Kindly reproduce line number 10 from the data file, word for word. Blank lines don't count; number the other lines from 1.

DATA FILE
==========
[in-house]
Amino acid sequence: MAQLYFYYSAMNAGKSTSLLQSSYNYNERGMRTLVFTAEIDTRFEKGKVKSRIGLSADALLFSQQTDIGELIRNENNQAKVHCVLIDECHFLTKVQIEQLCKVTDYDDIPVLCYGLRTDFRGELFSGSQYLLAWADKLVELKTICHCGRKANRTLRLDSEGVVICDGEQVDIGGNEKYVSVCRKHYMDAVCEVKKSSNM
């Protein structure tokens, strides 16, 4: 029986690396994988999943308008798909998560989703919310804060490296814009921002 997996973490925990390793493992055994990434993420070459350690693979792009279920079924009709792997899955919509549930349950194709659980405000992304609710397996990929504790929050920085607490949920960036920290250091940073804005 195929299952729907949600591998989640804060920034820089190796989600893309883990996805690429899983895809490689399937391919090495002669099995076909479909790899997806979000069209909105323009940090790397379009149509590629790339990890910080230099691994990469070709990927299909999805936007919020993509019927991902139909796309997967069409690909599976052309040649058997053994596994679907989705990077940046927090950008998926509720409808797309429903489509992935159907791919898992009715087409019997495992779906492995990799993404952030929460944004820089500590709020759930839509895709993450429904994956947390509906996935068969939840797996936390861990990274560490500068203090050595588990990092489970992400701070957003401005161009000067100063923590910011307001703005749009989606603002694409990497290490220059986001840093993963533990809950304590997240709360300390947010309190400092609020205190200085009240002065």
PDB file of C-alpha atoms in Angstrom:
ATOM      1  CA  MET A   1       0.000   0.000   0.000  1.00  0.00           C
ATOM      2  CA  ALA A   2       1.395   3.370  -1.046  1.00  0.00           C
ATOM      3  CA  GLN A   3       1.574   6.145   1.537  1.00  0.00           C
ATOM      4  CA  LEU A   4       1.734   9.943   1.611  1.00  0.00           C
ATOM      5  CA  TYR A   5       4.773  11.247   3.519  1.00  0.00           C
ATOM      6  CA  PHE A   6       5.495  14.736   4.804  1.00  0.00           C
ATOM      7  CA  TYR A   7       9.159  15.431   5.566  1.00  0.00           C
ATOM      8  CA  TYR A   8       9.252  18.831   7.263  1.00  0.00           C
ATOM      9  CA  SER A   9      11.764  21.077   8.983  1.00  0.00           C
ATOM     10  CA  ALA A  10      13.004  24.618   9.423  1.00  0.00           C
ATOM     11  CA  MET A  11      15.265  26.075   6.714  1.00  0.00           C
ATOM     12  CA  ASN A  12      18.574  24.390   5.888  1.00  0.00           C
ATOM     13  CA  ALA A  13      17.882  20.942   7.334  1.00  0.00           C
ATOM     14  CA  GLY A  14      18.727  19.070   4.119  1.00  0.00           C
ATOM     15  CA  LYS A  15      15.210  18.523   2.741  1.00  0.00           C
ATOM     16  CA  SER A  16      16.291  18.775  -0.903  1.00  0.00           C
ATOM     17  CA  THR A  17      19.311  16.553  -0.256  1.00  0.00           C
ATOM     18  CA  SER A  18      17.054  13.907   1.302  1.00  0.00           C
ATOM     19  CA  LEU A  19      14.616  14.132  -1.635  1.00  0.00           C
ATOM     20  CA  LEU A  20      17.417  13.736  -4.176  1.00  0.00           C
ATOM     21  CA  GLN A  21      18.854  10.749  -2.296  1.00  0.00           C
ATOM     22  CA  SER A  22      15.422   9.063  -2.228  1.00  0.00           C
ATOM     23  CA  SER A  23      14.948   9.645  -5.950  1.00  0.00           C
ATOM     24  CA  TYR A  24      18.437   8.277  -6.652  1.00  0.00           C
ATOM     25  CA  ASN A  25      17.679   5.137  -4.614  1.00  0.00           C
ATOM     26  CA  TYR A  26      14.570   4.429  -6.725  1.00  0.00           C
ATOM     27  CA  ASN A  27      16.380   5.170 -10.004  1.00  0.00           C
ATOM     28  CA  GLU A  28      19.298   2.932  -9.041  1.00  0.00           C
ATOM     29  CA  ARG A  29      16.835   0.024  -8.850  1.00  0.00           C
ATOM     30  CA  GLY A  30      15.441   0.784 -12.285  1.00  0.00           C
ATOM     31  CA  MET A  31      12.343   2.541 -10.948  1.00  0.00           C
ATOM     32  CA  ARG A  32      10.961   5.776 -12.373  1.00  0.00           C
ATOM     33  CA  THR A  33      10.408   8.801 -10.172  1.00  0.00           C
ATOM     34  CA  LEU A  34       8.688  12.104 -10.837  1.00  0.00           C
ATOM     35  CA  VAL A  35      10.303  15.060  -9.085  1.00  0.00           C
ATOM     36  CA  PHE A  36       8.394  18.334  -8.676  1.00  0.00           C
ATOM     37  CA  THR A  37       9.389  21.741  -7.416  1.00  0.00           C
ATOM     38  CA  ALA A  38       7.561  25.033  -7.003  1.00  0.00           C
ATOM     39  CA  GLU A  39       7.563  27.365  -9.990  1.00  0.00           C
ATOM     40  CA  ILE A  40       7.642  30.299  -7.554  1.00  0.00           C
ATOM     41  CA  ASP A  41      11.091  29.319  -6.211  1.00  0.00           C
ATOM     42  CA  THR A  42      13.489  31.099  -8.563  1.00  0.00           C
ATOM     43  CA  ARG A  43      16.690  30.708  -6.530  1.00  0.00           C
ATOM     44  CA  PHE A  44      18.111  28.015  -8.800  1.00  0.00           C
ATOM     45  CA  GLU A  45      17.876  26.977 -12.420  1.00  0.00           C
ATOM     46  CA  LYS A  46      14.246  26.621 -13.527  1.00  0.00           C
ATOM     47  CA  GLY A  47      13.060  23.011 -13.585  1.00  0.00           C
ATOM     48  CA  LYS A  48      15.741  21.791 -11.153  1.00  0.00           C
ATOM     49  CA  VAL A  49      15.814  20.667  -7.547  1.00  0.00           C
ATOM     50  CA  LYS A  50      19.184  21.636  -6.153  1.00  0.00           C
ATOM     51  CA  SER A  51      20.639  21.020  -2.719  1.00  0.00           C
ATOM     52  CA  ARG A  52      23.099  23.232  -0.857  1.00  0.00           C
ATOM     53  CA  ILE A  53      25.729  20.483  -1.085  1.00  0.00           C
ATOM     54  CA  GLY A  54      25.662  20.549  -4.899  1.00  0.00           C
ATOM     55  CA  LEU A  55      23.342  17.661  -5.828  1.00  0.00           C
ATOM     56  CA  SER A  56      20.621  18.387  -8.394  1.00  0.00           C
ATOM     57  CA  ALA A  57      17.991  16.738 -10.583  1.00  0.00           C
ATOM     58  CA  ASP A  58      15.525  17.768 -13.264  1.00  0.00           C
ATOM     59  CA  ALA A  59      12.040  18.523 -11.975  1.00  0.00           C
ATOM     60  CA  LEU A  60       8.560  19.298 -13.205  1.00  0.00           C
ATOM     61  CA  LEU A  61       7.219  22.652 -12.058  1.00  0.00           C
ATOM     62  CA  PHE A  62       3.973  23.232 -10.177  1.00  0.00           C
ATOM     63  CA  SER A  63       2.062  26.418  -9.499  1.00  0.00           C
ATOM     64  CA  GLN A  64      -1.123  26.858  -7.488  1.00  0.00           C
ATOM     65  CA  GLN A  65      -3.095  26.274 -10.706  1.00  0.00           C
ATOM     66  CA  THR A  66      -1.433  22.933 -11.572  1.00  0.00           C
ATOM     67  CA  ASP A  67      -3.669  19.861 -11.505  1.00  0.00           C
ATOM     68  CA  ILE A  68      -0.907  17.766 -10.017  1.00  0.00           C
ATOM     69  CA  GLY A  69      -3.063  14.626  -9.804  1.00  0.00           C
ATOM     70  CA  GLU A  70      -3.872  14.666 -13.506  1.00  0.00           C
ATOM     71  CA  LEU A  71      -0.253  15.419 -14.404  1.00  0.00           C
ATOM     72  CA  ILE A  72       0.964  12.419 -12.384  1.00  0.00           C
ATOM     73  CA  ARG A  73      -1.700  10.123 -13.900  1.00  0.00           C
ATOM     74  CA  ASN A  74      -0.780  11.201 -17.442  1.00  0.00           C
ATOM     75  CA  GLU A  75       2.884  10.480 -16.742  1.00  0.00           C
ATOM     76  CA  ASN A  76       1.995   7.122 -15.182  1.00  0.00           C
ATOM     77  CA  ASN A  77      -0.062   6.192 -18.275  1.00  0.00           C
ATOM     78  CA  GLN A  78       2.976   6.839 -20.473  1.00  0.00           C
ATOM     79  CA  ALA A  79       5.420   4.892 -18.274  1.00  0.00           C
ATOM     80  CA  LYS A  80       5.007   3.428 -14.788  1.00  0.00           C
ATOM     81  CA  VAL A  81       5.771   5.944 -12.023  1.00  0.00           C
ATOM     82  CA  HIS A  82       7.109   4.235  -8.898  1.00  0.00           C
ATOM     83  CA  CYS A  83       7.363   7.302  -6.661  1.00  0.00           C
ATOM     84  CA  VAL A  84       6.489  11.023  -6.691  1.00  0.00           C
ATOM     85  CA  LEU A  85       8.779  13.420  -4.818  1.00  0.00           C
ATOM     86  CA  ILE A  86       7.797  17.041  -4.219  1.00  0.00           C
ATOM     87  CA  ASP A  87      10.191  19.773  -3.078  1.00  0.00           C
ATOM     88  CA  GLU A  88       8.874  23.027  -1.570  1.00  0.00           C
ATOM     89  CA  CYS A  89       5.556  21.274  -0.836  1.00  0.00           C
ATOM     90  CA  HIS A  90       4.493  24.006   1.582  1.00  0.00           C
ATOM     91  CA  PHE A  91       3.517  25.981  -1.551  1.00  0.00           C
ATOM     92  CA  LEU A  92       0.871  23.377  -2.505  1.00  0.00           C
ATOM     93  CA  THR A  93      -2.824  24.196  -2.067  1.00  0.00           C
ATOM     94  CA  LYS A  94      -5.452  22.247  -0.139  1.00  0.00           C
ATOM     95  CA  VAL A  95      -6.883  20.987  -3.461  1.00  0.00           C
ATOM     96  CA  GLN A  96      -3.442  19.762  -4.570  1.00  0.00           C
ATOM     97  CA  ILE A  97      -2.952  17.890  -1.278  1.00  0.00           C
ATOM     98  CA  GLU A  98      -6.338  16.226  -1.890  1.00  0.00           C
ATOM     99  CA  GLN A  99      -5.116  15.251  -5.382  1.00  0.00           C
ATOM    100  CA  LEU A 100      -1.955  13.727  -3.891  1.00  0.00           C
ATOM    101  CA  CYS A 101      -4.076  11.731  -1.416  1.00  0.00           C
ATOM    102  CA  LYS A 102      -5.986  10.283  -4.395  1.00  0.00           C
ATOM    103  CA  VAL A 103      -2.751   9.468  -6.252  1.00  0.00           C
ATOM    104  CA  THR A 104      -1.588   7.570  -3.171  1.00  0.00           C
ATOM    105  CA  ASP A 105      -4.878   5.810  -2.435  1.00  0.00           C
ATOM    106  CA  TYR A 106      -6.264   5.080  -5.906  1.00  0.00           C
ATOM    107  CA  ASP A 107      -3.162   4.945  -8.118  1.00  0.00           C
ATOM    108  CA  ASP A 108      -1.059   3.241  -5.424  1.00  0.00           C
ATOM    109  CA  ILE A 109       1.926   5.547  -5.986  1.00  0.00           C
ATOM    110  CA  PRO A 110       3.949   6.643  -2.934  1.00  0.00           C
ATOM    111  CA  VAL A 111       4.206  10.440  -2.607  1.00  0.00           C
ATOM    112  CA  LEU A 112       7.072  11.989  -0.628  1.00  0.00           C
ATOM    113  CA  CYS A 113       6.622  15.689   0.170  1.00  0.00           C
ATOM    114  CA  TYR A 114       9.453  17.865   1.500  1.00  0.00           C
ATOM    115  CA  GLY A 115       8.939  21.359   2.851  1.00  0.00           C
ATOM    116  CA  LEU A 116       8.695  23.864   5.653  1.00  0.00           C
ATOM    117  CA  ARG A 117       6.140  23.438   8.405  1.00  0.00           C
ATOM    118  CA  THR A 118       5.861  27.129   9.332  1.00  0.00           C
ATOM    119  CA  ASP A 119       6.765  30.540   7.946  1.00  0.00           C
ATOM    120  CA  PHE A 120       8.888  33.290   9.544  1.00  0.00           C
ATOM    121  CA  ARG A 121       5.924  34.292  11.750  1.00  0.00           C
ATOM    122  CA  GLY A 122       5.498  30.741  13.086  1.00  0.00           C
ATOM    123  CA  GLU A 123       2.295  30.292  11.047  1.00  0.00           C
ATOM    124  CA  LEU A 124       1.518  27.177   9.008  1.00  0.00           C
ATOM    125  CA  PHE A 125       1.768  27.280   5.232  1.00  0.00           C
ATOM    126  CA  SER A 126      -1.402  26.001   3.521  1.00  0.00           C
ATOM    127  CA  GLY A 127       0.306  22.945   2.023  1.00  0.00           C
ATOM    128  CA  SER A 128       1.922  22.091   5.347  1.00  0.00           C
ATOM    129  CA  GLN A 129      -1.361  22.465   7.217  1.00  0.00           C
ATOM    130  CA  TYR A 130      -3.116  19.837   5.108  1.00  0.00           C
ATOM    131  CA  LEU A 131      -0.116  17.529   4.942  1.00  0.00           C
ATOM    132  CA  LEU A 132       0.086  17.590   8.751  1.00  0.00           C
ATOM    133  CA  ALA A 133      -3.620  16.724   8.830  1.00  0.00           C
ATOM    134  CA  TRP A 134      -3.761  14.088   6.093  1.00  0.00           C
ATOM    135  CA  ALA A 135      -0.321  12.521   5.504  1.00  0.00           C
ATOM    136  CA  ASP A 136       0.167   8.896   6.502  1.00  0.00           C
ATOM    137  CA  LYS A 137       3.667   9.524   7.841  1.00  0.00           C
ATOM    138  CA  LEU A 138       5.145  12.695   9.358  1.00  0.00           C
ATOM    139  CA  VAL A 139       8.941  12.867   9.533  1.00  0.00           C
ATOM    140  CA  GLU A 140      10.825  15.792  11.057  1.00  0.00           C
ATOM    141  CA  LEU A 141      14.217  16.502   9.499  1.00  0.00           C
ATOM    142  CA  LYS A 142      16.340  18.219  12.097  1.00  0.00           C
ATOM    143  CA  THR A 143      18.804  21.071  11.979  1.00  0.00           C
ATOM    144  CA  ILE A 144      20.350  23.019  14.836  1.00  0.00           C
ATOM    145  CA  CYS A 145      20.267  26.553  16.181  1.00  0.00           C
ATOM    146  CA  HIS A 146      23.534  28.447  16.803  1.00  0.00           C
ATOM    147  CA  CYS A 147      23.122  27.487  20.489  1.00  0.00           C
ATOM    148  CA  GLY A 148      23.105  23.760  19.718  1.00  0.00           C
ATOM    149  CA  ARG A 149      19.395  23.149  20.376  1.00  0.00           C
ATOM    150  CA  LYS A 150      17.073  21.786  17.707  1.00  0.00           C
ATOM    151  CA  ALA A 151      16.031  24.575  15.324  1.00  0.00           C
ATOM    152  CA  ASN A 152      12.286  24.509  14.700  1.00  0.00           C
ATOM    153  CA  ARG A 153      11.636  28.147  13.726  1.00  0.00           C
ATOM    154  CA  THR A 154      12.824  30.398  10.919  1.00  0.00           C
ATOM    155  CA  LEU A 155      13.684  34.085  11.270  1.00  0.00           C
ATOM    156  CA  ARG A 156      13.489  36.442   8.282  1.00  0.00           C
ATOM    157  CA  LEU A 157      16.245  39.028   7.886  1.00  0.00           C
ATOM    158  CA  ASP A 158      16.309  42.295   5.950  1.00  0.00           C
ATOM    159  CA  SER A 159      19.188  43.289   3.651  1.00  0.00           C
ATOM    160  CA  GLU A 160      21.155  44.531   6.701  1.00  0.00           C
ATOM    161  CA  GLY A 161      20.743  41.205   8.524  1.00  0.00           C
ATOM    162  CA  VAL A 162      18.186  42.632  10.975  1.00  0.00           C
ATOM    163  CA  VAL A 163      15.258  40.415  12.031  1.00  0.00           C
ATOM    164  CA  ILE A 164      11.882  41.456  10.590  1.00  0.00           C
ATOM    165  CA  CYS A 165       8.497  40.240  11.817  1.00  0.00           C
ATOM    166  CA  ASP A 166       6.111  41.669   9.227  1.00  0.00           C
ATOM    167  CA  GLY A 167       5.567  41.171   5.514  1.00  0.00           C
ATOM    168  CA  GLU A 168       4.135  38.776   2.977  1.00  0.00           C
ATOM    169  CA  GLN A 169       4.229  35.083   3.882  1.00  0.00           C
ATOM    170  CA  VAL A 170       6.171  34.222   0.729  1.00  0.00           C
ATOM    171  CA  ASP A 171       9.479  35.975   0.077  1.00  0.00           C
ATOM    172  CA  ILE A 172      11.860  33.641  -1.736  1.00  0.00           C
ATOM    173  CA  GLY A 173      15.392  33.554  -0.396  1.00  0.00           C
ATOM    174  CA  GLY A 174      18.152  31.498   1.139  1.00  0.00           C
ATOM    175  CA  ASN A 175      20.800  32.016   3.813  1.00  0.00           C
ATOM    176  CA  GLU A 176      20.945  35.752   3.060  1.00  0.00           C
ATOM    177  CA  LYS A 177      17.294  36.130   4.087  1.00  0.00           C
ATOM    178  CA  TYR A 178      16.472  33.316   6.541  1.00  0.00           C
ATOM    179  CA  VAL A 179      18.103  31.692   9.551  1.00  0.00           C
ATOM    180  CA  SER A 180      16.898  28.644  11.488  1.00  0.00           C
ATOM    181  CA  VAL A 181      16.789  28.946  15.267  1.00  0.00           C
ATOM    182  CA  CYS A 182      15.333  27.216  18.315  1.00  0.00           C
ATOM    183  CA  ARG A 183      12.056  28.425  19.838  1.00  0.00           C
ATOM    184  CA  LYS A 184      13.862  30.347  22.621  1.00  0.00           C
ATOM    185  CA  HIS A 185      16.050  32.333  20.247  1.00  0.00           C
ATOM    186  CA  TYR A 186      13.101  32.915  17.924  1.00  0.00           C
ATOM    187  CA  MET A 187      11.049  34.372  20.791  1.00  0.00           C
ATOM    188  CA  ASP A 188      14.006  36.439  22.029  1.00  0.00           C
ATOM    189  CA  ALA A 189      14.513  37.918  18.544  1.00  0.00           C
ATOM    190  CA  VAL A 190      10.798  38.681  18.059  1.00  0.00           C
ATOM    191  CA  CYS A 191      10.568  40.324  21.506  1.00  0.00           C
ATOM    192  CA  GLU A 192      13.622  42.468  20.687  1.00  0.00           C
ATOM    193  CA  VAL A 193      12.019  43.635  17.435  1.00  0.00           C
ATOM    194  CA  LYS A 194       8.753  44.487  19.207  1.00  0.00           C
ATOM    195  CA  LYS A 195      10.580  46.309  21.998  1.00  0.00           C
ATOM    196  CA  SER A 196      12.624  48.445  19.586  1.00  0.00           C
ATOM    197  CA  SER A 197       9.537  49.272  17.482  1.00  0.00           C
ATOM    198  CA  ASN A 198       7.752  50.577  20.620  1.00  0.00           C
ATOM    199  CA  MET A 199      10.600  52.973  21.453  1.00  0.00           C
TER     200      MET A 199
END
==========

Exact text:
ATOM      6  CA  PHE A   6       5.495  14.736   4.804  1.00  0.00           C